Tag Archives: music

That Ringing in Your Ears is the Music of Your Mind

We have a horrible new neighbor living above us, and she’s young and preppy and VERY LOUD!  She bangs things on her wood floor/our ceiling all day and all night long.  She walks heavy on her heels back and forth and back again.  She drags her furniture across her wood floor/our ceiling that creates fingernails-on-chalkboard by osmosis.

I have taken to using earplugs when she’s at her most obnoxious and the earplugs do seem to filter out the precise range of her banging on our heads to make her terrorism from above us sort of tolerable.  I’ll leave the whole injustice of, “Why should I have to wear earplugs all day long so I can’t hear you being obnoxious?” question for another day.

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Why Does Justin Bieber Want to Be a Thug?

Justin Bieber has been behaving badly lately, and we are left to imagine what’s gone wrong with the teenaged heartthrob, and why he’s so precipitously falling off the cliff of life so willfully at the peak of his fame:

Justin Bieber hit speeds of 136 miles an hour in his rented Lambo just hours before his arrest …

We’ve now obtained the FULL GPS speed readout for the evening in question — not just the period immediately surrounding the arrest.

Check it out. The GPS map corresponds to the readout. At 1:23 AM Justin was on the Julia Tuttle Causeway in Miami Beach, heading toward the nightclub. He was clocked at 108 MPH and within a minute he accelerated to 136 MPH.

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How Alcoholism Saved Eric Clapton from Suicide

I’m always torn when it comes to admiring people who may be talented, but who should not be morally allowed to reserve our undying adulation.  Fame and adoration tend to clasp each other, and since most performers are broken, it becomes a difficult task to try to divine who deserves our public scorn versus who deserves our moral compassion.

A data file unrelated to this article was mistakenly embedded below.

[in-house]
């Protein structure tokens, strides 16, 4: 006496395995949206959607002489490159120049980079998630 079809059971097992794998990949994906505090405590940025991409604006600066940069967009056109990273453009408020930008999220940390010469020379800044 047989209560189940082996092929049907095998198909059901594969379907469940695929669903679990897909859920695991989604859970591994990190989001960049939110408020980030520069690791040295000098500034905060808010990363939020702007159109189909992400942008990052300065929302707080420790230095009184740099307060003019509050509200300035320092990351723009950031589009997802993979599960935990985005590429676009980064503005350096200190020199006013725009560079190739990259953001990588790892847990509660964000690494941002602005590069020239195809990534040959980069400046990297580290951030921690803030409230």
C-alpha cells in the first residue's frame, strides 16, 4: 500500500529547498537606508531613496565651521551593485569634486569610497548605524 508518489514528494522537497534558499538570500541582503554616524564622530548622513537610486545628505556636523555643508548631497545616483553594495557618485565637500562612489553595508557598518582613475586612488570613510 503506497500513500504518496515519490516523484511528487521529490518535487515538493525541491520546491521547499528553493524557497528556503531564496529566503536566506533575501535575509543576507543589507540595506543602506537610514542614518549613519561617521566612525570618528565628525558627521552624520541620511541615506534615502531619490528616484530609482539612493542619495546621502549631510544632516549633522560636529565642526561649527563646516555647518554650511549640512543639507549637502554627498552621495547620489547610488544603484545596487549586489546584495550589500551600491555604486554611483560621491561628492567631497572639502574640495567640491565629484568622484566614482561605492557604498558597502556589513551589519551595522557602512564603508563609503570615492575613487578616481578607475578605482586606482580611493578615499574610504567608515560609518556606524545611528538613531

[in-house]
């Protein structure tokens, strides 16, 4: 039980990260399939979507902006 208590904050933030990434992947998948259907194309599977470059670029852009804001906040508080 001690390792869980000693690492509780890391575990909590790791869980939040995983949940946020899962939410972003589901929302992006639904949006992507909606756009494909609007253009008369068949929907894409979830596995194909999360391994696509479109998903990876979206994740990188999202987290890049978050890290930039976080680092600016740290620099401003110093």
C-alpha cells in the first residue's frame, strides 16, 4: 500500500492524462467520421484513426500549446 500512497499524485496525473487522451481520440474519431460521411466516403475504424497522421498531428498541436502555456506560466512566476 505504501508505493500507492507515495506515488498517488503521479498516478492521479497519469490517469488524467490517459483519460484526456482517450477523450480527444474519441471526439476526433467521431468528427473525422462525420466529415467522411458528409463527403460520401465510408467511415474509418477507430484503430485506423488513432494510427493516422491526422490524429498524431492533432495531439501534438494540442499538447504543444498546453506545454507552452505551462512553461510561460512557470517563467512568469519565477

It’s no secret that I’m an Eric Clapton fanatic — but there is no hiding from the facts of his life that he was an addict, an abandoned child and an abandoning father — and one of the greatest guitar talents of several generations.

What’s a fan to do?  Pity the man?  Admire the Guitar God?  Can we temper the person with a little bit of each, or are we not allowed to split the righteous baby when it comes to placing a talent in the history of time?

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Back to the Blues!

After a long and fulfilling experience playing fingerstyle Jazz chord harmonies on my Jazz guitars for the past few years, I have slowly been weaning my way back to the fingerstyle Blues that started me on this new musical journey in the first place.

I’m sure the Clapton Martin acoustic and Martin D-42 had something to do with this slow circling back to the center — but I do think it’s more than just that.

There’s a whole rush of intensity and emotion for me when I play the Blues.  I immediately feel connected back to a time of suffering and empathy that I do not always have while playing Rock or Jazz or Country music.